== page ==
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By Eric Frederick, NC Local Newsletter Editor
You probably know that Trusting News and the Center for Media Engagement partnered this year with 27 newsrooms, including Carolina Public Press, to learn more about how right-leaning Americans perceive local news, and how media can bridge a trust gap there.
The newsrooms surveyed about 3,400 people. Designated newsroom staffers, including CPP’s Jordan Wilkie, did almost 100 follow-up interviews. The research, reported Monday, found that, yes, people on the political right believe journalists are biased against conservatives. Read the full report.
- Build relationships with people who have conservative and right-leaning viewpoints in your community and listen to them.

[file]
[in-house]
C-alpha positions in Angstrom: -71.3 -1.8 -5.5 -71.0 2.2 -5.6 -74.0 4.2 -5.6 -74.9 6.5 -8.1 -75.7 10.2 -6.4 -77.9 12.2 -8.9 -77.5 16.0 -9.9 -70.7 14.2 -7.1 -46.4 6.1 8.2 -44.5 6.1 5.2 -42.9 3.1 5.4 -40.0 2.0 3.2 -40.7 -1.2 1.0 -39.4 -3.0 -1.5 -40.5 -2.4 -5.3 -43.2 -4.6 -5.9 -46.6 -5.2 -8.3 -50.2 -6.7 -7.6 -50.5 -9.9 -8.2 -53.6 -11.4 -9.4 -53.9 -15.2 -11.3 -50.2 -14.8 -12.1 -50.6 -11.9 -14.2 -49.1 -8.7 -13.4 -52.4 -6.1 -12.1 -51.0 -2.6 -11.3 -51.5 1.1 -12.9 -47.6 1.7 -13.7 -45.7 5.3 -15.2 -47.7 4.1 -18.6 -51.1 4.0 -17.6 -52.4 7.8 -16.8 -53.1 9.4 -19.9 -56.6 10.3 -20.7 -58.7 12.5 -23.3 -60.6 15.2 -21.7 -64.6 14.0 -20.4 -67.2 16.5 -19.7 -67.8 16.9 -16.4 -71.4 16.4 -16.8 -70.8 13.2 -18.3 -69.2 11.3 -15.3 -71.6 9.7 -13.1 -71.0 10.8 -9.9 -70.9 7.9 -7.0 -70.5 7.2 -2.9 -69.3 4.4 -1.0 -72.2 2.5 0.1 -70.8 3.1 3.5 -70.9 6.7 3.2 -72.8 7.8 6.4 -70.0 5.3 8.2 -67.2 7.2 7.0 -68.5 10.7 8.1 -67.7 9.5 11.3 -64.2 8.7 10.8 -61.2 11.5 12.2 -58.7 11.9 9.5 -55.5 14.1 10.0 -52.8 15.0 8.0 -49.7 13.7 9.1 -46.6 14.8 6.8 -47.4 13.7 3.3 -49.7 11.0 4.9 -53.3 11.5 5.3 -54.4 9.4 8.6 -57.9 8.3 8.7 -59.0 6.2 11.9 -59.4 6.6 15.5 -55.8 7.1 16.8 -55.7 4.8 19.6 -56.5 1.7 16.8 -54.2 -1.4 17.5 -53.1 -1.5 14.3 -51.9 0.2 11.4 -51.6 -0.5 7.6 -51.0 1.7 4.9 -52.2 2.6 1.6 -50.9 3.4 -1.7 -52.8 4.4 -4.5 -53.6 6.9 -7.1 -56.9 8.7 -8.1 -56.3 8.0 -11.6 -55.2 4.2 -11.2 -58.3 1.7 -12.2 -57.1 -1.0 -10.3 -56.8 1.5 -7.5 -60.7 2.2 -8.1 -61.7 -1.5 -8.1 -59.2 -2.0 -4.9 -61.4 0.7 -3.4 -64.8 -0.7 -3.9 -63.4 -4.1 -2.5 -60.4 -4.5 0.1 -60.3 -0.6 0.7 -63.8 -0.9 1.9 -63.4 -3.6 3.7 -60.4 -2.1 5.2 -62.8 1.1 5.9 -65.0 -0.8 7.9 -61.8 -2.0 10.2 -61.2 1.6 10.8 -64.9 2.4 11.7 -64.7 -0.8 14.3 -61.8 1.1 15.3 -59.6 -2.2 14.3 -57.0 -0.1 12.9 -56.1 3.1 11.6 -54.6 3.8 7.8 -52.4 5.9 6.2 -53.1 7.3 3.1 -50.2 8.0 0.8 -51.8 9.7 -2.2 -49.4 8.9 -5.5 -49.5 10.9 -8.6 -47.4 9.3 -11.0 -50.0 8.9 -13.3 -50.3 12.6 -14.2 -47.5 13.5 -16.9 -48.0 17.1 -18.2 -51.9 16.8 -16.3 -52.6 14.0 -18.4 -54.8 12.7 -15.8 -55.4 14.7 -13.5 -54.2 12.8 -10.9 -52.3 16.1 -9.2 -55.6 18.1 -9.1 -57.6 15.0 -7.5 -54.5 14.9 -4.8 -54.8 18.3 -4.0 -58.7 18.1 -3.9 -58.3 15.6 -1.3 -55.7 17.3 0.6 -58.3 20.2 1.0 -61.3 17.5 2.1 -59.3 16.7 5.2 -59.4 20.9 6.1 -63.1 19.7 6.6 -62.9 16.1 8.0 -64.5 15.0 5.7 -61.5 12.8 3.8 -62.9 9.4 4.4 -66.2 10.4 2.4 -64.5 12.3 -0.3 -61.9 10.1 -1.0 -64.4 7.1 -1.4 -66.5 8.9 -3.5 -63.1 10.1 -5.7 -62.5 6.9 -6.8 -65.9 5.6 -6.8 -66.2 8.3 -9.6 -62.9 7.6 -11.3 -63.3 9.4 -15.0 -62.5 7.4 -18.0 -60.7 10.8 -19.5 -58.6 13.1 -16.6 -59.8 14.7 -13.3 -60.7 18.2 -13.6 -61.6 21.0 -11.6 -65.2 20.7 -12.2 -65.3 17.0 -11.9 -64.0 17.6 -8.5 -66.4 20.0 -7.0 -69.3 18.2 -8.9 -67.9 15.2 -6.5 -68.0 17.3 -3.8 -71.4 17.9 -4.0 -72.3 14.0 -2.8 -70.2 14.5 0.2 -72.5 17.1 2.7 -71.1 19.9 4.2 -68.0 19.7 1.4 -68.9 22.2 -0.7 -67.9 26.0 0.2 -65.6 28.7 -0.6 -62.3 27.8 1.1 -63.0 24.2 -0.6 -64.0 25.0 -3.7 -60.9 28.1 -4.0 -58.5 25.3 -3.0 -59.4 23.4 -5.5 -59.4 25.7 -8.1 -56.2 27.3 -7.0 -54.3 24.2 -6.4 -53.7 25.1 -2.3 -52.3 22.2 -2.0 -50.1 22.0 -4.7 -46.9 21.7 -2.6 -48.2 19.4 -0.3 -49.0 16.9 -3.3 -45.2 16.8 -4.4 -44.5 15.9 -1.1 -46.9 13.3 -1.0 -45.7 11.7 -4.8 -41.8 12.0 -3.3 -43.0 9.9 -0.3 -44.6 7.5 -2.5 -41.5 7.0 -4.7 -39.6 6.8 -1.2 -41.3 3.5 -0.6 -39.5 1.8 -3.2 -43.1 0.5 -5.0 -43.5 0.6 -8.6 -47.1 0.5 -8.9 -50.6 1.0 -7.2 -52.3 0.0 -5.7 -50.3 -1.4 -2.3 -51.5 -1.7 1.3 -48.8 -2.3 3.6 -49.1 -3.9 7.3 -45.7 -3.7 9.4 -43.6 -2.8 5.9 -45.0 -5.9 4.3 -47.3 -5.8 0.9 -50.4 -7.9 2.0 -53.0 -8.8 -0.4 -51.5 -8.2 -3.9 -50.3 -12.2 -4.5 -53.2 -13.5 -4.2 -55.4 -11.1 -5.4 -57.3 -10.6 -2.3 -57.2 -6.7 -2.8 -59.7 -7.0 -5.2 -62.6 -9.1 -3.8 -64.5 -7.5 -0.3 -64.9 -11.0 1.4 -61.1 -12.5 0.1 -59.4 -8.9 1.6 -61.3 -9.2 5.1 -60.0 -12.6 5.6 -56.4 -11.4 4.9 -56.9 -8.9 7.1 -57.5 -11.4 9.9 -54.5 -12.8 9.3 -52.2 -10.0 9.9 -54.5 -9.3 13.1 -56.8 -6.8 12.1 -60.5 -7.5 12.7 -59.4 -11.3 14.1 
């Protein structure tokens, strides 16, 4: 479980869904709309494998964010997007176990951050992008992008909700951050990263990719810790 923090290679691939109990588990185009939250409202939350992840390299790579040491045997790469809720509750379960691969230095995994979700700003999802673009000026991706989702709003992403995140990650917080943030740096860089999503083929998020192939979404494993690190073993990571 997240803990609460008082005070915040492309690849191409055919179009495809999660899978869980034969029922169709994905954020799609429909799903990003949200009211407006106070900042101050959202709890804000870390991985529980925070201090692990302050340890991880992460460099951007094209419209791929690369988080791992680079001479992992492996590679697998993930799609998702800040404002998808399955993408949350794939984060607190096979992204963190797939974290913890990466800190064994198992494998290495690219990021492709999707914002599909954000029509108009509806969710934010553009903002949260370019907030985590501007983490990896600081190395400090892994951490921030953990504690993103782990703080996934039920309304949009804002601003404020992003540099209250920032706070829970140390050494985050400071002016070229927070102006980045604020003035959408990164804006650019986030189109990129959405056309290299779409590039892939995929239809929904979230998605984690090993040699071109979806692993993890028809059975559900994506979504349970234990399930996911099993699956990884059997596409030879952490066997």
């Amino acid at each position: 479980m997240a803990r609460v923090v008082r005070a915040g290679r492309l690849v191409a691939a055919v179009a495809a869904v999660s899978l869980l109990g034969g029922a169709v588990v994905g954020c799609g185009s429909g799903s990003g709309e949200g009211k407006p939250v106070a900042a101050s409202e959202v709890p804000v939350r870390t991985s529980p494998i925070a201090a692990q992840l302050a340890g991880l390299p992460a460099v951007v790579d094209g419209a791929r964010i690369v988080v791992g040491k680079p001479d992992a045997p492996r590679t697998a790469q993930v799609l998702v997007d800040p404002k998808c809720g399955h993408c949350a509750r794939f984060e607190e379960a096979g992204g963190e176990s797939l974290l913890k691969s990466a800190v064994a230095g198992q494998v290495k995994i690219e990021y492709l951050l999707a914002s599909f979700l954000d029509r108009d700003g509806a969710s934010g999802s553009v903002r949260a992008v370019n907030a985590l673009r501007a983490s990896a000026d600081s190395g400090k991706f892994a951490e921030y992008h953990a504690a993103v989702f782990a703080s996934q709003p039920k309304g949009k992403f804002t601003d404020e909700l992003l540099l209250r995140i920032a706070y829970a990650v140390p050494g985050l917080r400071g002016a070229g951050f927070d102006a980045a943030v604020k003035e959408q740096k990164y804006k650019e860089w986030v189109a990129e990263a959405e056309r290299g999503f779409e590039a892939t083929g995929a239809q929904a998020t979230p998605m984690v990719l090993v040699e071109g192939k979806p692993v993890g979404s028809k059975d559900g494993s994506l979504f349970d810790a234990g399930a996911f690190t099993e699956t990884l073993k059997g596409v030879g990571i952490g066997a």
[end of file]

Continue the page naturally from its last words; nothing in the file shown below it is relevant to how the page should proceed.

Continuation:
- Include a variety of voices from people with conservative and right-leaning views in stories. Journalists should be cautious of using “conservative” or other terms as catch-all labels for people who may have very different beliefs.
- Consider diversity of political beliefs and backgrounds when hiring for the newsroom.
- Focus on story facts, not interpretation.
- Correct mistakes promptly to demonstrate trustworthiness.
- Don’t criticize only one side of an issue.
I asked Wilkie for his thoughts about the process. While he’s not as sanguine about the effort as its organizers are, he said he and his CPP colleagues want to keep working with Trusting News.
“While I found this initial report a bit underwhelming, it is a step in the right direction,” he told me, “and building on this work is how we get to more meaningful answers and analysis of how newsrooms can build trust across widely divergent audiences. That’s important for our bottom lines and for democracy.”